Consider the fallout of her friendship with Maddy. In the past episodes, Maddy was always having trouble with her parents or fighting with Nate (who was physically and emotionally abusing her). During these trying times, Cassie was her rock of support. Cassie offered relief in the form of friendship. She witnessed how Maddy’s family and Nate caused her best friend heartache and always offered her shoulder for Maddy to cry on.
For fans who witnessed these earlier episodes, watching Cassie throw Maddy away for Nate is a sucker punch to the gut. It begged the question: who in the right mind would ditch their best friend for said friend’s ex-boyfriend (despite knowing how abusive he was)?
It’s easy to tag Cassie as a villain from “Euphoria.” After all, she didn’t refuse his advances in the bathroom when she should have. She didn’t come out when Maddy kept banging at the bathroom door. She kept hooking up with him every Friday night. She insisted that she loved being his “little secret,” despite knowing that all of these would hurt Maddy.
The hard truth is simple: Cassie Howard is a backstabber. She’s not a good friend.
But does that make Cassie the worst character in “Euphoria”? Or is she actually (and unfortunately) relatable for most people?
Cassie Howard is Tragically Relatable
It’s not difficult to also sympathize with Cassie. Her relationships with men show that although she appears happy and confident, she suffers from deep-rooted abandonment issues, which resulted in her becoming a people pleaser. She refuses to be alone so she goes in harm’s way just to feel loved.
At times, she’s naïve and flawed, which makes her an easy target for people who want to manipulate her. The entire Cassie and Nate storyline shows the latter exploiting the former in the later episodes because of her naïve nature. While she isn’t 100 percent the victim in this scenario, it’s difficult not to empathize with her given her troubled past.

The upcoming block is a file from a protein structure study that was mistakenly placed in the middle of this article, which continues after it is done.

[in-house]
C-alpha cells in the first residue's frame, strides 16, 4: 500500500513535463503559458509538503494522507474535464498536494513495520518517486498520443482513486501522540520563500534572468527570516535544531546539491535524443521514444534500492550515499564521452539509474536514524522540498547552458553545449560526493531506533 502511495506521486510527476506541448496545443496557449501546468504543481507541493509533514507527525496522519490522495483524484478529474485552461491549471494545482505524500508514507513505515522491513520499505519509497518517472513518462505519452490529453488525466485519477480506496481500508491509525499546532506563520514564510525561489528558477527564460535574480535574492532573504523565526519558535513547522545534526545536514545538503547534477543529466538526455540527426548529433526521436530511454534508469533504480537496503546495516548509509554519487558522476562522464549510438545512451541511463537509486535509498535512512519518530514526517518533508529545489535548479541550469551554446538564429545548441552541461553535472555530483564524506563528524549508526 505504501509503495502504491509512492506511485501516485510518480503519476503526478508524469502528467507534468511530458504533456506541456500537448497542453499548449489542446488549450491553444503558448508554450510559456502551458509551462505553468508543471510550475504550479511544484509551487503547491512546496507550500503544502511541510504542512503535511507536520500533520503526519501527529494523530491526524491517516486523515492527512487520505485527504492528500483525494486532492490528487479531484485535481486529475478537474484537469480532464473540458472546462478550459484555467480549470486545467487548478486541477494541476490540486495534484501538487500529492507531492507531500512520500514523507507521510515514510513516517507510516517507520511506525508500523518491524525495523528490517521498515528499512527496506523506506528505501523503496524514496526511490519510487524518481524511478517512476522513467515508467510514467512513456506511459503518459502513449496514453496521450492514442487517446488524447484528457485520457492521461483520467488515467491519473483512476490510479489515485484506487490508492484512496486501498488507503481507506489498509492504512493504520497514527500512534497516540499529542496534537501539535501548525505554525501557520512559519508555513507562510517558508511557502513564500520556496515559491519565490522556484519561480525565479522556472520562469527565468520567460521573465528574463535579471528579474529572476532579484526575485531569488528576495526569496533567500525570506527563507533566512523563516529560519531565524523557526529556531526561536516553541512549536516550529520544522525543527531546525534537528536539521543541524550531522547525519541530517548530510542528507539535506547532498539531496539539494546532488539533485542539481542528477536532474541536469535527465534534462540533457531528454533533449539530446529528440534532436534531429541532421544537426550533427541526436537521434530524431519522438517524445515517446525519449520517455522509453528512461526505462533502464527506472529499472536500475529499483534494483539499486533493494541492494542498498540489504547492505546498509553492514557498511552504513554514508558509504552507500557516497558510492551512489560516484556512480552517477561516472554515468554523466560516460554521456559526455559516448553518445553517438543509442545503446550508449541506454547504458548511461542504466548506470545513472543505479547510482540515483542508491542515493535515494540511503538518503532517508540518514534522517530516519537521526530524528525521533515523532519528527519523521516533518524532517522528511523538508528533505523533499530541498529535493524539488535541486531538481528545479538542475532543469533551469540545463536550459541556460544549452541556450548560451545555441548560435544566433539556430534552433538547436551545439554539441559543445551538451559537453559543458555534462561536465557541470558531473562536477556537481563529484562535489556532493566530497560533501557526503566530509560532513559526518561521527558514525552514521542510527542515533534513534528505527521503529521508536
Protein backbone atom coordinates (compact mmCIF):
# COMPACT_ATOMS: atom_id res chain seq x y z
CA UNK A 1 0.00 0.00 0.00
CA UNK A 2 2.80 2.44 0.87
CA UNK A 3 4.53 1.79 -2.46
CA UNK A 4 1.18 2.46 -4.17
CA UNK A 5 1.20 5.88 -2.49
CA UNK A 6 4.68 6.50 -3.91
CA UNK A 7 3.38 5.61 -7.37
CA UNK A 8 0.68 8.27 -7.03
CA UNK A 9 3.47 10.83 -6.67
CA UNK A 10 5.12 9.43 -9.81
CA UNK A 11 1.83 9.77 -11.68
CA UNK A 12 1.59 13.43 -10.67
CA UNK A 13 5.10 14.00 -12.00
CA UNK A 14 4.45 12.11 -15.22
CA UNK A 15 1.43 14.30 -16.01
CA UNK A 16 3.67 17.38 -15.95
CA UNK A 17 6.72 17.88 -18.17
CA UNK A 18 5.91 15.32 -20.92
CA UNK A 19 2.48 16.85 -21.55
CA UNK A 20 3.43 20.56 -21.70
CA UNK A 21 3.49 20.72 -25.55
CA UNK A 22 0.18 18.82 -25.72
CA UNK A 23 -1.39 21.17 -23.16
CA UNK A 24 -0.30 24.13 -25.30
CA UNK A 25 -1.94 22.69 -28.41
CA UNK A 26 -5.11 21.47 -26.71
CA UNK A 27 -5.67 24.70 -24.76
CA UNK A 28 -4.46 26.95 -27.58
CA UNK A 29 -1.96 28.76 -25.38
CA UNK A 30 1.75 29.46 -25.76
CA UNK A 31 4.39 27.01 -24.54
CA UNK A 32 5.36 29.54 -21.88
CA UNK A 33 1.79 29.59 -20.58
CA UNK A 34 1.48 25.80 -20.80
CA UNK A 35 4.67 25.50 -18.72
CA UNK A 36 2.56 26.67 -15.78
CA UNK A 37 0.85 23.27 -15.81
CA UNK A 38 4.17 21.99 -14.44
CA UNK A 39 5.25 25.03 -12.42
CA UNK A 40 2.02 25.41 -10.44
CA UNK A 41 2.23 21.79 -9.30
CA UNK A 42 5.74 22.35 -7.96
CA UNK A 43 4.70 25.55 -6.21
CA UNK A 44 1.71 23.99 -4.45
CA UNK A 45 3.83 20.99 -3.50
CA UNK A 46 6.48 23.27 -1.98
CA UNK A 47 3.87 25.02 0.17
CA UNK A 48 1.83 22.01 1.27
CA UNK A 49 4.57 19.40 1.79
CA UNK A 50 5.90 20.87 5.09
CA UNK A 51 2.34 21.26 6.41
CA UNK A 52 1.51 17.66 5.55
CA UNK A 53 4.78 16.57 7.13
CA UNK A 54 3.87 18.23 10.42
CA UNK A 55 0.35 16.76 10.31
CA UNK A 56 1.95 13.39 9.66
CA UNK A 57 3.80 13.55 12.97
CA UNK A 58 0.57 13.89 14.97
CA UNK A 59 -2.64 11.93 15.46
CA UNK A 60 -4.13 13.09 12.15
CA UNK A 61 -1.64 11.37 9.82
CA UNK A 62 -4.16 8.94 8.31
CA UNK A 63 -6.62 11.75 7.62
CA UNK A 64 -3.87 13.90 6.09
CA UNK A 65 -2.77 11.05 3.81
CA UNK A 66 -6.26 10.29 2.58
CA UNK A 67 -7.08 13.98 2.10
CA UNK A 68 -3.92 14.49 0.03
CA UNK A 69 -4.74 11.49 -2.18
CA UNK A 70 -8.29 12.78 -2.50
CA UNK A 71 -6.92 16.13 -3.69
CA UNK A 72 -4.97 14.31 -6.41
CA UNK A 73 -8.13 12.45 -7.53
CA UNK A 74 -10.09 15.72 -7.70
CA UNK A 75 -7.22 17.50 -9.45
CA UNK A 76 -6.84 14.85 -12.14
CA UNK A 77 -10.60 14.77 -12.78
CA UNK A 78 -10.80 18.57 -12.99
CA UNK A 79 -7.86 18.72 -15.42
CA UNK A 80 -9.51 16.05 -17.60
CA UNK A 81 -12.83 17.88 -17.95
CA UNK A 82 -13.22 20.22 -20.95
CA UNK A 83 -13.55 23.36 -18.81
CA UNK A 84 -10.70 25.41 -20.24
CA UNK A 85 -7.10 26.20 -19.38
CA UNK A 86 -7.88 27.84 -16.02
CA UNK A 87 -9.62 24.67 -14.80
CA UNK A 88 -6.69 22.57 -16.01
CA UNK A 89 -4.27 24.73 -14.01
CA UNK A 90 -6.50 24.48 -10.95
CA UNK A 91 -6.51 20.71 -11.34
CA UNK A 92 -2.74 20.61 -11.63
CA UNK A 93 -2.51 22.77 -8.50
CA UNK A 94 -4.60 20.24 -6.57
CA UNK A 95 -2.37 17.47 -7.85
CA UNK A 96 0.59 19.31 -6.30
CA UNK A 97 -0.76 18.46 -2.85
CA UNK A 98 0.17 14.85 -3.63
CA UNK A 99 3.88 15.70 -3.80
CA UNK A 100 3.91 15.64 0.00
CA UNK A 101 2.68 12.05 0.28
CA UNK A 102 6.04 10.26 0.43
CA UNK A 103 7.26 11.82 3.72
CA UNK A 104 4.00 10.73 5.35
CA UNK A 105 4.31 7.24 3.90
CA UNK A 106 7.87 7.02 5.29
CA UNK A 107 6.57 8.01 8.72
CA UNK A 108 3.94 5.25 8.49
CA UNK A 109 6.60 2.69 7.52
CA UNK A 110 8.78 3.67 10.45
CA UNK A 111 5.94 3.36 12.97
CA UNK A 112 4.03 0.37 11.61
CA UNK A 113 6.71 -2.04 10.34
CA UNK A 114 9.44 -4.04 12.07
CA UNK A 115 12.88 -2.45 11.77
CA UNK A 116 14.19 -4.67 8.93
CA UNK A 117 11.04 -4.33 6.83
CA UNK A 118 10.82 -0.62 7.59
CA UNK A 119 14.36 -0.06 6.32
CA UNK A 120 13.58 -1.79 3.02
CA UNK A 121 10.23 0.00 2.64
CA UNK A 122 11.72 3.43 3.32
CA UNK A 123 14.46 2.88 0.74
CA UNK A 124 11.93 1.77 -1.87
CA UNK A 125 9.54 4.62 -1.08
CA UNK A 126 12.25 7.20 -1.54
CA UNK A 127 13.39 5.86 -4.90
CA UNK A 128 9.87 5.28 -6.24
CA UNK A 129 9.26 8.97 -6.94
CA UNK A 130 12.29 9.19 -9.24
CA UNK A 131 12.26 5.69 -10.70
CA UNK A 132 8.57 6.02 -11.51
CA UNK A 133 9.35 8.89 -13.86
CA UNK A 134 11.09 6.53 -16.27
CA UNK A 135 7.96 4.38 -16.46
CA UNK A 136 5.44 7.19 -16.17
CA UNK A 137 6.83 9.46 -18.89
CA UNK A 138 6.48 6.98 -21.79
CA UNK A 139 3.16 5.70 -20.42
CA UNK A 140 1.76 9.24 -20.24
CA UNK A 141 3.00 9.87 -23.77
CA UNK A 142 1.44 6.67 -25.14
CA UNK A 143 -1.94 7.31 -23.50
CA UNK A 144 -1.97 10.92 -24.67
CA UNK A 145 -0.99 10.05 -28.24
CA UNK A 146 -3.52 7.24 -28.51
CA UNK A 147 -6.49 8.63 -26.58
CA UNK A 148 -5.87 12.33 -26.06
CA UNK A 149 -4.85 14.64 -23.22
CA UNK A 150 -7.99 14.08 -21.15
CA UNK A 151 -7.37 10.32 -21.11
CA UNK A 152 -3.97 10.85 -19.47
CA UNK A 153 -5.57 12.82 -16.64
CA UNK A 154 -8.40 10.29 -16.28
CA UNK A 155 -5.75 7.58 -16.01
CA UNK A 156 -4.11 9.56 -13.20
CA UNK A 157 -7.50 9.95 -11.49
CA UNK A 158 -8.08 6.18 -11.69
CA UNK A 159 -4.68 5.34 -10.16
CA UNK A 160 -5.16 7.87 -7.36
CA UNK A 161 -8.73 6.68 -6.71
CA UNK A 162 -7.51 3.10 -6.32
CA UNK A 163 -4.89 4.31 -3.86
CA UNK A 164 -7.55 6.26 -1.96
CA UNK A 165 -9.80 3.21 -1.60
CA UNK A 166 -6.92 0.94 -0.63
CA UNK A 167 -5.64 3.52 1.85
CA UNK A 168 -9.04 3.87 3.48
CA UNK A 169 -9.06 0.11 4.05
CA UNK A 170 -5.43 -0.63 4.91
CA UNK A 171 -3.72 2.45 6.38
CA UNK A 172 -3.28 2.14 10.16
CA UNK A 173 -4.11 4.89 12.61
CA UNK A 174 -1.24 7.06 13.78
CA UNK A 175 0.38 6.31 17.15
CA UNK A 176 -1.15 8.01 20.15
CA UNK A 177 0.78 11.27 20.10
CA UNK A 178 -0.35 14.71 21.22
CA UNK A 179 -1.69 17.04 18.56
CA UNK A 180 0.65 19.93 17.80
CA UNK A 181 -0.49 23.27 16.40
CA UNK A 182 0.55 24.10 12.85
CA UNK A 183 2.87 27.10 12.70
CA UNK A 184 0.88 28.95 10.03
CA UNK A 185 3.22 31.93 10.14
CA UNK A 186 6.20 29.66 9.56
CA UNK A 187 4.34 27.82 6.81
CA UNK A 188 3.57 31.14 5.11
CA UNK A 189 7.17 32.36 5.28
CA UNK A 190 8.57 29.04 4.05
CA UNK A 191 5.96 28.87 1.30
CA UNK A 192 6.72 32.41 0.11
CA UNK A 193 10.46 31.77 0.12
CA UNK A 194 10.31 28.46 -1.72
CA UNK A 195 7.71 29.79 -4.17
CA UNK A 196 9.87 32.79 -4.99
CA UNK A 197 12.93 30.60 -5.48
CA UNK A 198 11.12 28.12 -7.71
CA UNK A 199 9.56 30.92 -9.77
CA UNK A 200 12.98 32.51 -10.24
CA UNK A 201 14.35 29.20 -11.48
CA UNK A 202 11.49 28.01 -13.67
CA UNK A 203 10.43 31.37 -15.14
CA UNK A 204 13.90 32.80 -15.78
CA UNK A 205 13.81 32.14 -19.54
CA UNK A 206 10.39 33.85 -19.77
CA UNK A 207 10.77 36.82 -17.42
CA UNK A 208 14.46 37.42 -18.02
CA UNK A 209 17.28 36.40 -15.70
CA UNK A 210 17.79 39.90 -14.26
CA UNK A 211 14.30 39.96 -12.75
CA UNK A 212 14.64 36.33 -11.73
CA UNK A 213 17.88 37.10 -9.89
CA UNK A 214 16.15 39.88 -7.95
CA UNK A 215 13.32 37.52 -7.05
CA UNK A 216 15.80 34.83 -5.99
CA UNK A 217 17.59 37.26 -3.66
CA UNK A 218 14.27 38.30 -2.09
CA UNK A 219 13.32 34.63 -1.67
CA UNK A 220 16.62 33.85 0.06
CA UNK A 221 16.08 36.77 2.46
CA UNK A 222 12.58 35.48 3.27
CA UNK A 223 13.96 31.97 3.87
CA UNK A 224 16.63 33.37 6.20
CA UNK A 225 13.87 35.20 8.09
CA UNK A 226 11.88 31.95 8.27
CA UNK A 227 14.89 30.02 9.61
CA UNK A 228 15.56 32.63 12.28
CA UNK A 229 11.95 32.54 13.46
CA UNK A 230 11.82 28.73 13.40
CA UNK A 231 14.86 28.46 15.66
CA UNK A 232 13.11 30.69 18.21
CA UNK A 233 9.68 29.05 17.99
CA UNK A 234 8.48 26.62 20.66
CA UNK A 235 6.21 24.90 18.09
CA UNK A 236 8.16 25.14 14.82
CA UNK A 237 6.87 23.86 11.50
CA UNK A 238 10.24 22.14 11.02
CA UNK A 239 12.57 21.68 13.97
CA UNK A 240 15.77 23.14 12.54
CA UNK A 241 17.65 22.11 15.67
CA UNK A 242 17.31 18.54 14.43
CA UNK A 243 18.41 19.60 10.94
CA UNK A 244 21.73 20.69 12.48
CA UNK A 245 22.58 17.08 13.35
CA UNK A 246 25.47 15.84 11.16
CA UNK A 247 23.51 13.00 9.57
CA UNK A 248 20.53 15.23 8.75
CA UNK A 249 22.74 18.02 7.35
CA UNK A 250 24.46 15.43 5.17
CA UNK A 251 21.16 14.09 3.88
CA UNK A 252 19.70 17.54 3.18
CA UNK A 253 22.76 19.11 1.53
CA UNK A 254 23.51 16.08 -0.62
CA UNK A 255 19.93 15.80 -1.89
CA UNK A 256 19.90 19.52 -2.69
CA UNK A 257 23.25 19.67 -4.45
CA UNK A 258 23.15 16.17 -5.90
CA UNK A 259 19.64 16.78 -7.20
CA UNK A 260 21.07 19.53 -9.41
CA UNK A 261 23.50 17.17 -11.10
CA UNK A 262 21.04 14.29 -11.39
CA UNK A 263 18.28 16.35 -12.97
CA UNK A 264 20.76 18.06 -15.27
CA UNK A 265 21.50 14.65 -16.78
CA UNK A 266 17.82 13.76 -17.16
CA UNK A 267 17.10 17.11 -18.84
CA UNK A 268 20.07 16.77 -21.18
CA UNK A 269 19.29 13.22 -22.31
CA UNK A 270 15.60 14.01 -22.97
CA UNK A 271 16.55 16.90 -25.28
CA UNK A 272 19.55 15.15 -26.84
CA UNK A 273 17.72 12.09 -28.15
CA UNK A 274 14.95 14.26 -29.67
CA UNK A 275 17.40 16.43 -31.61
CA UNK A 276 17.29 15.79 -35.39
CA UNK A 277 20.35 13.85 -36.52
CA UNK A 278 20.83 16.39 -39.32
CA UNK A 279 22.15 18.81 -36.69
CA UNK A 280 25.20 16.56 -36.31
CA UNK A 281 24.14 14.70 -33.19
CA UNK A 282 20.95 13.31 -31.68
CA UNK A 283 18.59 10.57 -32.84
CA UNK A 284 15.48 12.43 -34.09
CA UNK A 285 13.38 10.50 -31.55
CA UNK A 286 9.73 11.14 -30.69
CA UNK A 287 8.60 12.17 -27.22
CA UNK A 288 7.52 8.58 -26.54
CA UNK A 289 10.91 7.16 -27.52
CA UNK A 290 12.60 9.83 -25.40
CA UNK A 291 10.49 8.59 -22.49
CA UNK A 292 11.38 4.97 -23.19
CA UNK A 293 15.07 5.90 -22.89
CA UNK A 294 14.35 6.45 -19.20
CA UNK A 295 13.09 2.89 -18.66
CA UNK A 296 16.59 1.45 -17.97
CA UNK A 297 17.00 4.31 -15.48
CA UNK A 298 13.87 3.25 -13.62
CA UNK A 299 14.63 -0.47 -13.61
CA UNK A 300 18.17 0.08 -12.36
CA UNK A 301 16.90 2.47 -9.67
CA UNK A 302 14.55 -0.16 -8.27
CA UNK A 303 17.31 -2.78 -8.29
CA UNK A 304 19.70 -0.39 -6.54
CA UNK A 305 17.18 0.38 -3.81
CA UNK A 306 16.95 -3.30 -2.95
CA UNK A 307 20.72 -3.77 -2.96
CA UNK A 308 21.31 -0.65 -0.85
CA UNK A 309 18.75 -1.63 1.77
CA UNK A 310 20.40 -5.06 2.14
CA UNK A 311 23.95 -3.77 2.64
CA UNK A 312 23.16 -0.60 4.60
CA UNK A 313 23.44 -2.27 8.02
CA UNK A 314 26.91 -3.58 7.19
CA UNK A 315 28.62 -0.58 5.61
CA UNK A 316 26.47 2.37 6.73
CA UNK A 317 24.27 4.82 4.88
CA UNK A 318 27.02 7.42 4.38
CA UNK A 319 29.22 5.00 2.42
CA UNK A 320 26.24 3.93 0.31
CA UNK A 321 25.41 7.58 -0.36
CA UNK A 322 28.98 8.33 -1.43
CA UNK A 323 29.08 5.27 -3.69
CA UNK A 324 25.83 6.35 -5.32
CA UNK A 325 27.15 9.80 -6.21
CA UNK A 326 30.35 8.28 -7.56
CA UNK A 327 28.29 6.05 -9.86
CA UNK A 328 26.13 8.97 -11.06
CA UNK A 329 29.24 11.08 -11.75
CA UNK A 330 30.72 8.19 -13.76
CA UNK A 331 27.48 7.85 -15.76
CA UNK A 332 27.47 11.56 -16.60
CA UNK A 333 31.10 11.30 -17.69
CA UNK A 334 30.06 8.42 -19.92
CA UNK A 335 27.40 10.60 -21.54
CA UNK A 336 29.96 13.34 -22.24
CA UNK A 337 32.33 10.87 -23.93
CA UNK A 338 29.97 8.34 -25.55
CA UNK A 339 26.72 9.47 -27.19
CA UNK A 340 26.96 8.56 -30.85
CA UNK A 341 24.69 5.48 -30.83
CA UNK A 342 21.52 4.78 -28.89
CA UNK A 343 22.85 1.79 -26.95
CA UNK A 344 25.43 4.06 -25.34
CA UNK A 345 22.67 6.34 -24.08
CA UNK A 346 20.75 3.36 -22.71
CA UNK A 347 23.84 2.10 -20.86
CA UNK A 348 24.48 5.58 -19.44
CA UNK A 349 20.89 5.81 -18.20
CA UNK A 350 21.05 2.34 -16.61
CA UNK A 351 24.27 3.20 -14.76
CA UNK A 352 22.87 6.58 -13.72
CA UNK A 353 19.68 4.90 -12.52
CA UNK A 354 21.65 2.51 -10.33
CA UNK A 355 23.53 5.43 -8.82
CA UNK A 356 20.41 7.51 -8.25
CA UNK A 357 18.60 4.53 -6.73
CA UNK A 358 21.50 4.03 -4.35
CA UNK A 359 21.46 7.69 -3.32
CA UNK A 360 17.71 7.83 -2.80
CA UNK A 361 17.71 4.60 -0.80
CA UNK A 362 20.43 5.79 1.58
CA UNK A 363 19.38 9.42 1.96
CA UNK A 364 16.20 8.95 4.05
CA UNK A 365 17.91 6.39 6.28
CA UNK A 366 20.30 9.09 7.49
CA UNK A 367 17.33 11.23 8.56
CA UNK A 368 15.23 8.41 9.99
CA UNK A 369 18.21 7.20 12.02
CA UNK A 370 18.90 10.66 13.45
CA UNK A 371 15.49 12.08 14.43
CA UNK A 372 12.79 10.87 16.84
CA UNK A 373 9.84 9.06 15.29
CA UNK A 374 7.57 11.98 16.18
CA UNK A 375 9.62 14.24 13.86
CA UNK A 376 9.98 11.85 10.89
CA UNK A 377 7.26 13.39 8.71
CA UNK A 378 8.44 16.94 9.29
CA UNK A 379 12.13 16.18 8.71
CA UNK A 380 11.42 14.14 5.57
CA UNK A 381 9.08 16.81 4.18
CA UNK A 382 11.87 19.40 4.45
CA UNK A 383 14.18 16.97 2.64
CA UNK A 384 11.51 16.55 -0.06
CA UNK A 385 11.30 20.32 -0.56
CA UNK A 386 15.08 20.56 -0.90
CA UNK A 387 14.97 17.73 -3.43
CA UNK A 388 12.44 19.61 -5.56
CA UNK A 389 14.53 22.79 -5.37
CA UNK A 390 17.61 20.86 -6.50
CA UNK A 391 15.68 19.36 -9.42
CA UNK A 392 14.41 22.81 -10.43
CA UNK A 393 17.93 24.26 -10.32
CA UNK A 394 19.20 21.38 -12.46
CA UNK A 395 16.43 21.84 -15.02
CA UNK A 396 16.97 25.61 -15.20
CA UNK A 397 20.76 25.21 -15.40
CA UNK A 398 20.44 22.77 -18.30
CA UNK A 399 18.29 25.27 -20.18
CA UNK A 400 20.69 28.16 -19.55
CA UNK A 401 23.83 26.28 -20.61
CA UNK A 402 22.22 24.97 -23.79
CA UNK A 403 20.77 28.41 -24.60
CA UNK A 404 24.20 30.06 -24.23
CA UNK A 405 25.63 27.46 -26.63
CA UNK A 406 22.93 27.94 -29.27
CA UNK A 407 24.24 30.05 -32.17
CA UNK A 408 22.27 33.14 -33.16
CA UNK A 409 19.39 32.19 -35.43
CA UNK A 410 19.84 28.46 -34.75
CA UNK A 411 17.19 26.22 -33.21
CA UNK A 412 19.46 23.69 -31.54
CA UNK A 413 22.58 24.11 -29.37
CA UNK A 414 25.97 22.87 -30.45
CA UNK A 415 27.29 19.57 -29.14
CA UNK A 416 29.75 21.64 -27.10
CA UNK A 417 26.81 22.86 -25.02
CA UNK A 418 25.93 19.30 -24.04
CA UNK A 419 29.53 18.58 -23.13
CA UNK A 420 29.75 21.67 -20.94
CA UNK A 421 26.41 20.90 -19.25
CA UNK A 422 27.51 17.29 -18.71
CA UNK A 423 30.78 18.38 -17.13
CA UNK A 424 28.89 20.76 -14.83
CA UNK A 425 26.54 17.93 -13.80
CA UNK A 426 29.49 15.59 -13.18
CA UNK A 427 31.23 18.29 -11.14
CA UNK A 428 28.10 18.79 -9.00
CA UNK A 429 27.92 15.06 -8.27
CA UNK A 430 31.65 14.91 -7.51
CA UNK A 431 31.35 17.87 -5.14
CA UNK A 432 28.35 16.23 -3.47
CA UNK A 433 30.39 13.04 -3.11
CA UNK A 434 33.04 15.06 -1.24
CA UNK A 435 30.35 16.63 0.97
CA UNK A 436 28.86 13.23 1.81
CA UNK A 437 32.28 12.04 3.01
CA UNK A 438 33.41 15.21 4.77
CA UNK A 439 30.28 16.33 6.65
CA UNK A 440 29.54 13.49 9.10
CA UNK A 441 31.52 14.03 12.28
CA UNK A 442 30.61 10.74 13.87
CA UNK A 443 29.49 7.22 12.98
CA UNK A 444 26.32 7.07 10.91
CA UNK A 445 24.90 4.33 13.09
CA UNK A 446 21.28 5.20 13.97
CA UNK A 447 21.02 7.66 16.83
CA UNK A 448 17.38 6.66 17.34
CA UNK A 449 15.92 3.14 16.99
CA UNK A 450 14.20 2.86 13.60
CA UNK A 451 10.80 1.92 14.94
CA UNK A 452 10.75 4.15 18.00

Her problems seem pale in comparison with the struggles of Rue or Jules, but she is still a victim of trauma. Cassie Howard is still a victim of sexual coercion and revenge porn. At the same time, she’s recovering from an abortion. You might not like her, but you can’t deny that Cassie is coping with deep wounds and masks her pain by becoming perfect.
She may look like the typical “sad white chick” often seen in media (who people often love to hate), but if you look at her closely, she’s like the rest of us. Cassie reflects the influence society has when it tells women that their worth is based on how they look or act.
Cassie’s best and worst trait is her love of love. She is addicted to being loved, similar to how Rue is addicted to drugs. Her past illustrates how she ended up this way. She grew up with an absentee father, an alcoholic father and a family that sexualized her at a young age. This shaped her want for validation, especially from men.
Her 4 AM routine is a reminder of this want for validation. She would wake up early to put herself through an aggressive routine to catch Nate’s attention, even for just a second. In the first season, McKay complains that she makes everything sexual, and it’s because other men have manipulated Cassie into thinking sex is the only way she can earn their love. Their validation is everything to her — which is a reality for many people.
Cassie Howard might have made plenty of wrong choices, and she isn’t the most likable character on the show right now. But you have to admit: she’s just as traumatized and in need of support as the other characters.
The Bottom Line with Cassie Howard
Cassie’s poor choices and toxic behavior make it difficult to like her, let alone root for her. By the end of season two, it seems as if the consequences of her actions finally caught up to her. She deserves it, but she also deserves a deeper understanding, especially with her complex character. She has done bad things, but she’s not a bad person.
We don’t like her now, but let’s hope things will be better for Cassie. Hopefully, she’ll choose herself instead of hurting herself to secure the love of others.